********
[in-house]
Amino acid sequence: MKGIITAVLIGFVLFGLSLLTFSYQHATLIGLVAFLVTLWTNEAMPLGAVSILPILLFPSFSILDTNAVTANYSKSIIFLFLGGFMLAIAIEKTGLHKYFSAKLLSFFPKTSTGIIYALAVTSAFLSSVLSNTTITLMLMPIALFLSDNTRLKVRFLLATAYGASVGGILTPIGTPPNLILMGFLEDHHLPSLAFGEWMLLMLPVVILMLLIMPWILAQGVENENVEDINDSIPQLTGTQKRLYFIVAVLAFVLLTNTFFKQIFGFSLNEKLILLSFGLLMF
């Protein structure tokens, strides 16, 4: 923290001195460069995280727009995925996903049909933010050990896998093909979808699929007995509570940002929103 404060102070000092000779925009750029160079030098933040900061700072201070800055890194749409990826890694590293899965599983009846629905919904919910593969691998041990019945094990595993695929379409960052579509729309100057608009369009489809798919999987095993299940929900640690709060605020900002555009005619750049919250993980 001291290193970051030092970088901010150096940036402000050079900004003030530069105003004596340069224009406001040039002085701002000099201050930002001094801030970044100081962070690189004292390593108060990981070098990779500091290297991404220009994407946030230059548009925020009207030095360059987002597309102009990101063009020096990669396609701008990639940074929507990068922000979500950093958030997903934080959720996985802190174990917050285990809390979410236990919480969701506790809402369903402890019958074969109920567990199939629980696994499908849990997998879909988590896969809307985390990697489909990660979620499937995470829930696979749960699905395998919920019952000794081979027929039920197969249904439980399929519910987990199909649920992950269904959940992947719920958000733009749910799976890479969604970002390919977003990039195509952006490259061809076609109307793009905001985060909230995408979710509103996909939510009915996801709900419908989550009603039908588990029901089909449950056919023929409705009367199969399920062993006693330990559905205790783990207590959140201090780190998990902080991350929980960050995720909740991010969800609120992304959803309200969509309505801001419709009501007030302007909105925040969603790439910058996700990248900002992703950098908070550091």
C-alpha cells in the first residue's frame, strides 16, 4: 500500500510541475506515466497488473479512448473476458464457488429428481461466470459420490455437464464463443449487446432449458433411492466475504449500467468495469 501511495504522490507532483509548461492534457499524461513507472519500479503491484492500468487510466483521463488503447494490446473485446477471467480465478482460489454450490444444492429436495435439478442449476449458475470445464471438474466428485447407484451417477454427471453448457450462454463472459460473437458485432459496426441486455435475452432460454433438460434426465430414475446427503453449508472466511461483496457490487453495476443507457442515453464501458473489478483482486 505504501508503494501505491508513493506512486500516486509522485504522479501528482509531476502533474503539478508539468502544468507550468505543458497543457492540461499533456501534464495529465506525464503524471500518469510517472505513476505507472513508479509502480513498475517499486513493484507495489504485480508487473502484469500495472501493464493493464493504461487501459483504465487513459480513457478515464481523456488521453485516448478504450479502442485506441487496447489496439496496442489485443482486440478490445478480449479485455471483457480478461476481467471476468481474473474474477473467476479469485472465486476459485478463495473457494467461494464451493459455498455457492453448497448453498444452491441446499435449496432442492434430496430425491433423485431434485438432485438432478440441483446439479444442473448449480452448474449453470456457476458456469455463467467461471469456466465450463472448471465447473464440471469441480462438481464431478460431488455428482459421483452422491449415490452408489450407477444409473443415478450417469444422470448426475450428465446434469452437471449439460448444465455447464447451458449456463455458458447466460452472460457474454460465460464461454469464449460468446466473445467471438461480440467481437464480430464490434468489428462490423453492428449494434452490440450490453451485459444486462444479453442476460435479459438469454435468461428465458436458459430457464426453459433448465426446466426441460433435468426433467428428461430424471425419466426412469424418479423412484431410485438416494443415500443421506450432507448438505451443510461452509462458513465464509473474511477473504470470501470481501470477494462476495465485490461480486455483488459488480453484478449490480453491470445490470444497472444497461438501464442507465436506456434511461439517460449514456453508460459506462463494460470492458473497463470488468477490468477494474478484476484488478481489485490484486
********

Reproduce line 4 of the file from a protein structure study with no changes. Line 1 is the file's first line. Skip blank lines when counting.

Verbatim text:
C-alpha cells in the first residue's frame, strides 16, 4: 500500500510541475506515466497488473479512448473476458464457488429428481461466470459420490455437464464463443449487446432449458433411492466475504449500467468495469 501511495504522490507532483509548461492534457499524461513507472519500479503491484492500468487510466483521463488503447494490446473485446477471467480465478482460489454450490444444492429436495435439478442449476449458475470445464471438474466428485447407484451417477454427471453448457450462454463472459460473437458485432459496426441486455435475452432460454433438460434426465430414475446427503453449508472466511461483496457490487453495476443507457442515453464501458473489478483482486 505504501508503494501505491508513493506512486500516486509522485504522479501528482509531476502533474503539478508539468502544468507550468505543458497543457492540461499533456501534464495529465506525464503524471500518469510517472505513476505507472513508479509502480513498475517499486513493484507495489504485480508487473502484469500495472501493464493493464493504461487501459483504465487513459480513457478515464481523456488521453485516448478504450479502442485506441487496447489496439496496442489485443482486440478490445478480449479485455471483457480478461476481467471476468481474473474474477473467476479469485472465486476459485478463495473457494467461494464451493459455498455457492453448497448453498444452491441446499435449496432442492434430496430425491433423485431434485438432485438432478440441483446439479444442473448449480452448474449453470456457476458456469455463467467461471469456466465450463472448471465447473464440471469441480462438481464431478460431488455428482459421483452422491449415490452408489450407477444409473443415478450417469444422470448426475450428465446434469452437471449439460448444465455447464447451458449456463455458458447466460452472460457474454460465460464461454469464449460468446466473445467471438461480440467481437464480430464490434468489428462490423453492428449494434452490440450490453451485459444486462444479453442476460435479459438469454435468461428465458436458459430457464426453459433448465426446466426441460433435468426433467428428461430424471425419466426412469424418479423412484431410485438416494443415500443421506450432507448438505451443510461452509462458513465464509473474511477473504470470501470481501470477494462476495465485490461480486455483488459488480453484478449490480453491470445490470444497472444497461438501464442507465436506456434511461439517460449514456453508460459506462463494460470492458473497463470488468477490468477494474478484476484488478481489485490484486